Slovenia has it all: beauty, affordability and safety
After hearing rave reviews about Slovenia, a small country that formerly comprised the northern portion of Yugoslavia, my wife and I decided to head there during our Europe trip last summer and see for ourselves if it could live up to its glowing, “must-see” reputation. Not only did it meet our expectations, but it exceeded them; in fact, I could live there, a statement I’ve rarely made about the 78 countries I’ve gotten to know.
Bordered by Italy, Austria, Hungary, Croatia and a small sliver of the Adriatic Sea, Slovenia offers enough sights and adventures to fill a visit for week or two. With only two million people in a country half-covered by forests, Slovenia seldom felt crowded. Its compact size made it easy for us to drive our rental car in a couple of hours or less to destinations around the country, from the majestic Alps in the north to the vineyards in the southwest, the world-class caves in the south, and the many delightful, flower-clad villages inbetween. We found the drivers and roads to be equal or better than in the US.
After a few weeks in Italy, we headed for Trieste where a deluxe bus took us directly to Slovenia’s capital, Ljubjana (loo bee ahna). Our love affair with the country began when we asked an elderly, well-attired couple for directions to our hotel, and as we reached the entrance a few blocks later, we spotted them patiently waiting on the corner, making sure we hadn’t gotten lost. Like so many Slovenians whom we met during our visit, these kind folks embodied the old Slovenian proverb: Politeness costs little but yields much.
Ljubjana’s subtle charm captivated us and now, looking back on our two-month Europe adventure, I’ve decided that it’s my favorite capital city. Oddly enough, it isn’t bigger, prettier or older than anywhere else, but what it does offer is an attractive, clean, uncrowded, compact, safe and affordable place to relax and enjoy life. We spent two days in Ljubjana’s historic center, enjoying its pedestrian-only, cobblestone streets lined with baroque buildings, Greek-style fountains, a prominent pink church, and its plant-lined canal bordered by outdoor cafes and crossed by a series of medieval bridges. Ljubjana Castle, perched atop a nearby hill, provided an expansive view of the city and surrounding countryside, though the newly refurbished castle lacked the allure of other vintage castles.
There is much to see and do in Slovenia, but here are some of the highlights we most enjoyed:
LAKE BLED: This deep blue, spring-fed lake is one of the most popular places in Slovenia, known for its tourist-friendly town of Bled, and the postcard-perfect views of a medieval castle perched over one end of the lake and a baroque church nestled on a small island at the other end. We spent three days exploring Lake Bled and the surrounding countryside, and while we enjoyed Bled, the nearby hikes and countryside drives were even more enjoyable. In fact, my favorite day of our entire summer trip was when we drove from Bled to nearby Lake Bohinj via a back road that wound through the mountains and past charming villages with flower-draped houses tucked away in valleys whose grassy pastures were so green that the intensity almost hurt my eyes.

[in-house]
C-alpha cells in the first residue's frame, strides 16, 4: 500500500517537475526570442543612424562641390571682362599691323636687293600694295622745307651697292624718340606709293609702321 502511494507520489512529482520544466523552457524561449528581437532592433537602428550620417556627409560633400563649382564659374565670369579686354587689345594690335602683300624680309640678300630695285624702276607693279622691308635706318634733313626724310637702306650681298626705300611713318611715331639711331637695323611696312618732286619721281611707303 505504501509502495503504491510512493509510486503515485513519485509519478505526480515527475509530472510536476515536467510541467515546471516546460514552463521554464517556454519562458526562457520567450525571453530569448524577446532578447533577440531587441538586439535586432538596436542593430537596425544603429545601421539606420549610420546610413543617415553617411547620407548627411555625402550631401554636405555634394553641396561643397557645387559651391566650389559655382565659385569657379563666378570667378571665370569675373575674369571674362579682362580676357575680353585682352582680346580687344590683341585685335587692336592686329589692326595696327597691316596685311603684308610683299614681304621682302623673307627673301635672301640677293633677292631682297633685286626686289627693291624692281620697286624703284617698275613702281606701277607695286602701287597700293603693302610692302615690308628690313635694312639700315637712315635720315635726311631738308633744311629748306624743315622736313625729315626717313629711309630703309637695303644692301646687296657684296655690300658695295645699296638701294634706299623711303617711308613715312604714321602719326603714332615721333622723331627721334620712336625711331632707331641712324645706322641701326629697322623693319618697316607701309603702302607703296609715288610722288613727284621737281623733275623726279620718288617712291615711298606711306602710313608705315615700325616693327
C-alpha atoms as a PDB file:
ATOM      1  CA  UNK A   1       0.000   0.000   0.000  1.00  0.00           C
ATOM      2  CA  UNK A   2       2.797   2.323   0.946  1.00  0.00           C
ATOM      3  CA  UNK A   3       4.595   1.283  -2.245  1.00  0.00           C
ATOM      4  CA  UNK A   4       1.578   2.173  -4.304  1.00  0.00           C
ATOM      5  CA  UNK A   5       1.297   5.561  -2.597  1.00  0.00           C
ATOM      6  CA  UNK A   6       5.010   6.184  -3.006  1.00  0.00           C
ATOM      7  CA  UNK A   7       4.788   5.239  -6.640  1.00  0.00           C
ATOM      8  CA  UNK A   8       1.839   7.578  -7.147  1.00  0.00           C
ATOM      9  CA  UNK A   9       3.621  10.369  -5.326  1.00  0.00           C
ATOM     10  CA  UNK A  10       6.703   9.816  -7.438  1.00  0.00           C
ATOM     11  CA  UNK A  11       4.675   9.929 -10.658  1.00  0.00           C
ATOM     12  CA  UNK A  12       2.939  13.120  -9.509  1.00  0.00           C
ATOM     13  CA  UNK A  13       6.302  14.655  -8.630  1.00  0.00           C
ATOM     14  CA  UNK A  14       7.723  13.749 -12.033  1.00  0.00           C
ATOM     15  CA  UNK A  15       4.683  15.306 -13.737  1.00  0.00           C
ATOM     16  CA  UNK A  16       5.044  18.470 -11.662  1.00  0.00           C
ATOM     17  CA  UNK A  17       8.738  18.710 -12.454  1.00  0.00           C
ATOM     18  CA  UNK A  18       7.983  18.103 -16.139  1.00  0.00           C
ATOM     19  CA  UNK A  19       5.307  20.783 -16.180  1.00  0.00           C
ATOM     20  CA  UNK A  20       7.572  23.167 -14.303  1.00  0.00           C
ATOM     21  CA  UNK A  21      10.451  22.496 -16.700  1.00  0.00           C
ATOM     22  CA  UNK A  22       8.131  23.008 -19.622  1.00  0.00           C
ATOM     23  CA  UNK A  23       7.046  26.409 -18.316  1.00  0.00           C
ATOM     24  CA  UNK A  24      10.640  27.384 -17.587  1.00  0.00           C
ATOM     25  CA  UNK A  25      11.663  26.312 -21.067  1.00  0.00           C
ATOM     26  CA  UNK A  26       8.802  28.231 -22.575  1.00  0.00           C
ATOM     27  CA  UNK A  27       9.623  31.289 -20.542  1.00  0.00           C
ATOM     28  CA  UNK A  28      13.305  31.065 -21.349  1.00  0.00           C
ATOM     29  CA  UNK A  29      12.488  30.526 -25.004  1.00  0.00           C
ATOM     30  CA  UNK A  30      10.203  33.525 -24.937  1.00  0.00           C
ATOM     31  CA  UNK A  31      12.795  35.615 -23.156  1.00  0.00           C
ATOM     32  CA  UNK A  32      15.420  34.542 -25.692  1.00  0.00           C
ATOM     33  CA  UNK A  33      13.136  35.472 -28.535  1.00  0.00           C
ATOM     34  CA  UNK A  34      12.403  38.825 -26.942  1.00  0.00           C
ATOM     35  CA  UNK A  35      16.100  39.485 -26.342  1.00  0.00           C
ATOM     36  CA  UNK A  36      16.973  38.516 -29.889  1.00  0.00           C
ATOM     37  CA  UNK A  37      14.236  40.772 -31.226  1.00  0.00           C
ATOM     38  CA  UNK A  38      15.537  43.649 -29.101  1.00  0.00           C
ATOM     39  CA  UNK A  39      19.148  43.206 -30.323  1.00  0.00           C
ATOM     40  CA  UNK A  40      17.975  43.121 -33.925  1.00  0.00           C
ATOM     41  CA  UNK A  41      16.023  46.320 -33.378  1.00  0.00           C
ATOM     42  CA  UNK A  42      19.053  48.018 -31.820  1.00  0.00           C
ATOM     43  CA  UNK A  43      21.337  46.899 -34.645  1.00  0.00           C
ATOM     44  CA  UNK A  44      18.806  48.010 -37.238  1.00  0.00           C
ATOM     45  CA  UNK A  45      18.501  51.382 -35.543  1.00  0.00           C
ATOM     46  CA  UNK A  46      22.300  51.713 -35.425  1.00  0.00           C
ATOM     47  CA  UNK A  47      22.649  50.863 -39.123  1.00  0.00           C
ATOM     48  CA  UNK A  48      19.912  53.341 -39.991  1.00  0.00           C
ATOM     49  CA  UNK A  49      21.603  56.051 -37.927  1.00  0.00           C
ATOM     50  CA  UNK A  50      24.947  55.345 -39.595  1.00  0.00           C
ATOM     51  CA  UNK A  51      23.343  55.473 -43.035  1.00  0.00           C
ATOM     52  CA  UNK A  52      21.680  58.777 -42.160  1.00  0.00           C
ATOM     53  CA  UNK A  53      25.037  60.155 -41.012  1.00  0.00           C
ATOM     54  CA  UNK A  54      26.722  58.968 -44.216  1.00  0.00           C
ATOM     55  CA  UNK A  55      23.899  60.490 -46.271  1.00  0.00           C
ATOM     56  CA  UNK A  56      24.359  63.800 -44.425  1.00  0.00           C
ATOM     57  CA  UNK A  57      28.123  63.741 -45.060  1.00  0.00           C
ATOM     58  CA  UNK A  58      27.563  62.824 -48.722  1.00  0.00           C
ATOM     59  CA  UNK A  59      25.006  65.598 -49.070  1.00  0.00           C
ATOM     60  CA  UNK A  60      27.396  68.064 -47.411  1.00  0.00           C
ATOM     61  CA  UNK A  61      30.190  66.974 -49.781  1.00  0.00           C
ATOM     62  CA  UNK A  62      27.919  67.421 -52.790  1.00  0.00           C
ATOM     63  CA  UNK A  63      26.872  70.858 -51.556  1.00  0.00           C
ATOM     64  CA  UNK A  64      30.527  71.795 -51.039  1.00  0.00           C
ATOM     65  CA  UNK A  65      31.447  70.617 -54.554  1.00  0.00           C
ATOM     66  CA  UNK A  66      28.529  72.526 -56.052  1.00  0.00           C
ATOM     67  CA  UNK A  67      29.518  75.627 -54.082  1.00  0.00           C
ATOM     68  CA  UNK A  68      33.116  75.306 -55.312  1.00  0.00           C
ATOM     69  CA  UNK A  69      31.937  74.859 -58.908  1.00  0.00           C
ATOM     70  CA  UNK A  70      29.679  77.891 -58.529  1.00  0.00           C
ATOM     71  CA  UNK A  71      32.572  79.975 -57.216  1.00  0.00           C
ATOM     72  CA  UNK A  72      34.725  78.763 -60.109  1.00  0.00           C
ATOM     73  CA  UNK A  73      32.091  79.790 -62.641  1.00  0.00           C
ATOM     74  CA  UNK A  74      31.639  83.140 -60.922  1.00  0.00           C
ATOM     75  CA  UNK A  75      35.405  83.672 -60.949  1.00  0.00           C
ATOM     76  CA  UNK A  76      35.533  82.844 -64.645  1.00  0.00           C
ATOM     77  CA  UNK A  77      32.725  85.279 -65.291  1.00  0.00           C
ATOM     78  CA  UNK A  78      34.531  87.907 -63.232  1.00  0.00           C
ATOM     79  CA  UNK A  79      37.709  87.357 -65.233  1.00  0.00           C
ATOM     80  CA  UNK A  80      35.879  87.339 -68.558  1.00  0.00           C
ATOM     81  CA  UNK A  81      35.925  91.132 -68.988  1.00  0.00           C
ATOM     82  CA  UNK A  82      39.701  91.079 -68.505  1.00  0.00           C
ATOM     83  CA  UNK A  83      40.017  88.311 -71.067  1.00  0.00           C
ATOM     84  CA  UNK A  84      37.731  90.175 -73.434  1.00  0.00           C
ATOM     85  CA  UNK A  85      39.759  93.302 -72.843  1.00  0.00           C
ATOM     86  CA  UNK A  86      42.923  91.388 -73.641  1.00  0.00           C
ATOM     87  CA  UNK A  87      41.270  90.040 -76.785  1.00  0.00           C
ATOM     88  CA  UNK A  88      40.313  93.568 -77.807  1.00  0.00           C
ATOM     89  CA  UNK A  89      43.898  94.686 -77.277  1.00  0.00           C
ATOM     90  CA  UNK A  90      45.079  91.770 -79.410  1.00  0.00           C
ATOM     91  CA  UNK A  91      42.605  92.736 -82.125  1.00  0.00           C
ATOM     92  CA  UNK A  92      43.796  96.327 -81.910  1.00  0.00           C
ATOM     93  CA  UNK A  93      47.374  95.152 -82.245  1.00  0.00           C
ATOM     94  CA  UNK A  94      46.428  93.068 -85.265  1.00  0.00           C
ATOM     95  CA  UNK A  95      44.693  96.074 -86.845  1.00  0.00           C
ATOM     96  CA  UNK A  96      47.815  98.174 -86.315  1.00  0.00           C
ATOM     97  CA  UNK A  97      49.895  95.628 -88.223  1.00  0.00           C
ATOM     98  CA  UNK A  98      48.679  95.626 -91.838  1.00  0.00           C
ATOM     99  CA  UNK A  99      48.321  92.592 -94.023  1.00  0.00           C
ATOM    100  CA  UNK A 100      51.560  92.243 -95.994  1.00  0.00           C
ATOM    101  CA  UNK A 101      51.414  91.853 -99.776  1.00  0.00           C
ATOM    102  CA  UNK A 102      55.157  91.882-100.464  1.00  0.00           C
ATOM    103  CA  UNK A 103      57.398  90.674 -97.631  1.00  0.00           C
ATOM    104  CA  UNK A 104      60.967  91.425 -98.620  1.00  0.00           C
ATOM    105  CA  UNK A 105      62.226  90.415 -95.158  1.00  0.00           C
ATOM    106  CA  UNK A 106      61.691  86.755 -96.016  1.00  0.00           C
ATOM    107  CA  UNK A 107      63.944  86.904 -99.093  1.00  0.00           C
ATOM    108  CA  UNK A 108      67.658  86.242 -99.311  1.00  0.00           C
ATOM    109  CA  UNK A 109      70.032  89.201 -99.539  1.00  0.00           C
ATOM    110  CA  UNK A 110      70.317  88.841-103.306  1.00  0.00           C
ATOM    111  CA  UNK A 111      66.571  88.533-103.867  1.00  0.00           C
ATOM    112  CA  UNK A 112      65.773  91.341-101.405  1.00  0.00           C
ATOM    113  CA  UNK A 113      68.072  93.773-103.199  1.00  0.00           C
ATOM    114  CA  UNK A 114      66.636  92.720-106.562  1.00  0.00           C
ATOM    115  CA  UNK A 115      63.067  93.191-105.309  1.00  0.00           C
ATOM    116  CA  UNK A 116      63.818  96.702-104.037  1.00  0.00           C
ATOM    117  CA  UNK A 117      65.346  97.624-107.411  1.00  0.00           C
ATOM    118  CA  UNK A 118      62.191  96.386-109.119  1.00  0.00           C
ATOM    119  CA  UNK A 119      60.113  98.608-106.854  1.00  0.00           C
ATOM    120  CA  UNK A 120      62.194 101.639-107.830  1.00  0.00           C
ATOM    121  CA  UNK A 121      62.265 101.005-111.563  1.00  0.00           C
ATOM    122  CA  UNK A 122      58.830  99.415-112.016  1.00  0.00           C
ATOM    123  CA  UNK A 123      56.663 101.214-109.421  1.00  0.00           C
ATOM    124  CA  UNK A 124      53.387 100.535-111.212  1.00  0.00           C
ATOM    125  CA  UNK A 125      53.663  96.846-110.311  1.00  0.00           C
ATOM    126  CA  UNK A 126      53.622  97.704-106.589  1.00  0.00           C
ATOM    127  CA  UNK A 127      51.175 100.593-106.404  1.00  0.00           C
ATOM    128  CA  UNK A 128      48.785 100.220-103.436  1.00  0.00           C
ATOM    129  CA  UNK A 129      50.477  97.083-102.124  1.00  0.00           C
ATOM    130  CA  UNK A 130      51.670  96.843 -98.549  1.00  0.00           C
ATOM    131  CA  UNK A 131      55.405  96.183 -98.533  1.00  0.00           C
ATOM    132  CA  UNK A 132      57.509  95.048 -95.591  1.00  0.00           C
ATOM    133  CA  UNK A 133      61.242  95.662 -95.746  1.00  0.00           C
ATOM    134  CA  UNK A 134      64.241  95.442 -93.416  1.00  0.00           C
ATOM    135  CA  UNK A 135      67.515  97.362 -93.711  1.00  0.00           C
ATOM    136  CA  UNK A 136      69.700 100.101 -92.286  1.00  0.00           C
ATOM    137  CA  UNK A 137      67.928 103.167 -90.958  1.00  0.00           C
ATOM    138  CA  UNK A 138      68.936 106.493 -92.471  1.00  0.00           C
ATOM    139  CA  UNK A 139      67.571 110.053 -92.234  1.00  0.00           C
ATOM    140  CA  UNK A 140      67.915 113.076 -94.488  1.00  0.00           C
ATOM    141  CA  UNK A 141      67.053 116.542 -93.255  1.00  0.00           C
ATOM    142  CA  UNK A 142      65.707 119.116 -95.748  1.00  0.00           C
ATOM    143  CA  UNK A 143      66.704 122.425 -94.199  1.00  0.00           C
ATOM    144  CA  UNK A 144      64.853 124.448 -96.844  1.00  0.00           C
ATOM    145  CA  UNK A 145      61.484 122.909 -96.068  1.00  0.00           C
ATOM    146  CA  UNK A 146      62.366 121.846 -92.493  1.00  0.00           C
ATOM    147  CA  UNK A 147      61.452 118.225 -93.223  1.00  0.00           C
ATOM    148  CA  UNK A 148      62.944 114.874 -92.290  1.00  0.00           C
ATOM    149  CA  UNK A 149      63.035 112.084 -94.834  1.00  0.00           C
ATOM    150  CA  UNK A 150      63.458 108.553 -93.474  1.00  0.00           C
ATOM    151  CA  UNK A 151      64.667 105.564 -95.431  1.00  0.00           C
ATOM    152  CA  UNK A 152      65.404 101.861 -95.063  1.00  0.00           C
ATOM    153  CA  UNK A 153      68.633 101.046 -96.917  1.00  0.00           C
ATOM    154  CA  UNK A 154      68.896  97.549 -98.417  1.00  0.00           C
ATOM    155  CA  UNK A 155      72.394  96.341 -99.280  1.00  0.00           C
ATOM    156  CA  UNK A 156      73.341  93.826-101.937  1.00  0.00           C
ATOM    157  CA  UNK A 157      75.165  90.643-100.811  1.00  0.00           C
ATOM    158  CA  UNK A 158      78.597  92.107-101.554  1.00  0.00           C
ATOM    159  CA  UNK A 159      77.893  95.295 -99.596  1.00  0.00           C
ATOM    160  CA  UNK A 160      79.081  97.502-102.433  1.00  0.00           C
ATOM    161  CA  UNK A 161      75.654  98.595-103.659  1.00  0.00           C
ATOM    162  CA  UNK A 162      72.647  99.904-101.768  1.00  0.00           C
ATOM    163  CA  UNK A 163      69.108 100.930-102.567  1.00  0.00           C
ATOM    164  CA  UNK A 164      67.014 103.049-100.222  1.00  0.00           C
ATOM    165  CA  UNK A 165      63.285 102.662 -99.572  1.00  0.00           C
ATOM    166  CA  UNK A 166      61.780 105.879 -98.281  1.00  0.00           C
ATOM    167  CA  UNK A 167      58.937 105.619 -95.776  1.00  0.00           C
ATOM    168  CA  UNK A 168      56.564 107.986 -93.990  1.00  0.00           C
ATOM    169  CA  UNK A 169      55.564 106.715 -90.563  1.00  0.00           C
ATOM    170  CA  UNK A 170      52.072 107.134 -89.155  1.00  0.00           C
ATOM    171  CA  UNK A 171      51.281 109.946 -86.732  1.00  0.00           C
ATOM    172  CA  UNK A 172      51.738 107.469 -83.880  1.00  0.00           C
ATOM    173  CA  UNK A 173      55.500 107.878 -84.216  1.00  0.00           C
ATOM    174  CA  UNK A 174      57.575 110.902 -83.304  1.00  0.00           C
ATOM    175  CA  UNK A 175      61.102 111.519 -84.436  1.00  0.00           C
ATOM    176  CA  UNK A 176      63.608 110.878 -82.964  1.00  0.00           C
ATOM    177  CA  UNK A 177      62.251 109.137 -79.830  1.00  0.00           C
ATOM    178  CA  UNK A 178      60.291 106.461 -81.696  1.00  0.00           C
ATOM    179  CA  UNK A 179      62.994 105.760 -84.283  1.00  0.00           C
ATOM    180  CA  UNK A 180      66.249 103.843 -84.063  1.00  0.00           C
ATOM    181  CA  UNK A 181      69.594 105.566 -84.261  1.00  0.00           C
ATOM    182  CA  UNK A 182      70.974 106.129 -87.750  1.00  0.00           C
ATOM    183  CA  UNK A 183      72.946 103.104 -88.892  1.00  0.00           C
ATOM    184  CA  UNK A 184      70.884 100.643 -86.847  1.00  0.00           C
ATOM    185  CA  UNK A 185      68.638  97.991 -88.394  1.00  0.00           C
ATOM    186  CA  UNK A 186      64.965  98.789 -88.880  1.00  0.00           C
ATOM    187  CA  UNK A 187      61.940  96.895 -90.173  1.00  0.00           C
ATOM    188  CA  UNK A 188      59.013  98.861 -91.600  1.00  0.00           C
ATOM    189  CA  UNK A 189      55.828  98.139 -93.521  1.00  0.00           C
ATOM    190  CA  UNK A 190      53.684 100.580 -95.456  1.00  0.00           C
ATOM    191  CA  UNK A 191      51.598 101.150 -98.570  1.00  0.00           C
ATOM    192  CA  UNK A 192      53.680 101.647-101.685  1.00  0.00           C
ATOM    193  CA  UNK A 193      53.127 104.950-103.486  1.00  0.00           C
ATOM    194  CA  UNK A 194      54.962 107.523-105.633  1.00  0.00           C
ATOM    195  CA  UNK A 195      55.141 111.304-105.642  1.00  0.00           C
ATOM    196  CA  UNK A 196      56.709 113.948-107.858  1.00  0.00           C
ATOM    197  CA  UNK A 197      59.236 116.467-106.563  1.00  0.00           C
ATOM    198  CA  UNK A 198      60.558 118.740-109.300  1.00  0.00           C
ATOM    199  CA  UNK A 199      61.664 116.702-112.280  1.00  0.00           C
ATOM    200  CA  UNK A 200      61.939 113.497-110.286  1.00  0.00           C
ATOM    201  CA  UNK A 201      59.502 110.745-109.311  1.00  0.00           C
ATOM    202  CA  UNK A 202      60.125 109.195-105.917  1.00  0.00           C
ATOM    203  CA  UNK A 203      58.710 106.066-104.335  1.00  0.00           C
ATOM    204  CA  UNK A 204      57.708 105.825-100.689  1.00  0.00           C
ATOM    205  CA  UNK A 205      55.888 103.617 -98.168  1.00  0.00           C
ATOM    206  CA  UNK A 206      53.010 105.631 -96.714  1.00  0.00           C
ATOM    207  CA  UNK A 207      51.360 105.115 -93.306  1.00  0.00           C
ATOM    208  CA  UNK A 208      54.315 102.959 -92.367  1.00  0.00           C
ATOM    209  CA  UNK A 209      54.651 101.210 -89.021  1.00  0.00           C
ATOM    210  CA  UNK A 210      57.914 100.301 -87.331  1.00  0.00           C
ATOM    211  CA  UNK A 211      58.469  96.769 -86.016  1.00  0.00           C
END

RIVER GORGE HIKE: Less than 3 miles from Bled, Vintgar Gorge is one of the most popular hikes in Slovenia, featuring a walkway fastened to the rocky hillside just a few feet above a fast flowing, turquoise-tinted river. It meanders through a deep gorge for one mile until ending up at a lovely 40 foot waterfall. We loved this extraordinary hike but the key to our enjoyment was avoiding the immense summer crowds by arriving early (8am).
RUSSIAN ROAD: Thank goodness we listened to our inn-keeper’s advice and drove on the Kranjska Gora road over the 5700 foot high Vrsic Pass in the Julian Alps. This turned out to be one of the best drives in Slovenia because of the majestic mountain scenery and the fascinating history of the road, built in WWI by 10,000 Russian POW’s (look for the historic Russian shrine they built near the pass to honor their comrades who died in avalanches while building the road).
CAVES: Two of the finest caves in Europe are in southwest Slovenia: Postojna and Skocjan. If you like jaw-dropping caves whose size and formations defy imagination, then don’t miss both of these behemoths.
WWI MUSEUM: As we headed southwest from Bled, we happened upon a fascinating WWI museum in the town of Kobarid. It presented the dramatic story of the “biggest mountain war in the history of mankind” which unfolded on tops of the towering mountains surrounding the town. While there is much more I could say about one of my favorite countries, I’ll close by saying this: If you want to tour a country with genuinely friendly, mostly English-speaking people, and you like to hike, bike, kayak, ski, drink local wines or eat farm-to-table food, then Slovenia is the place for you. Meanwhile, we’ll be considering our next home covered with bright red and white geraniums in the Slovenian countryside.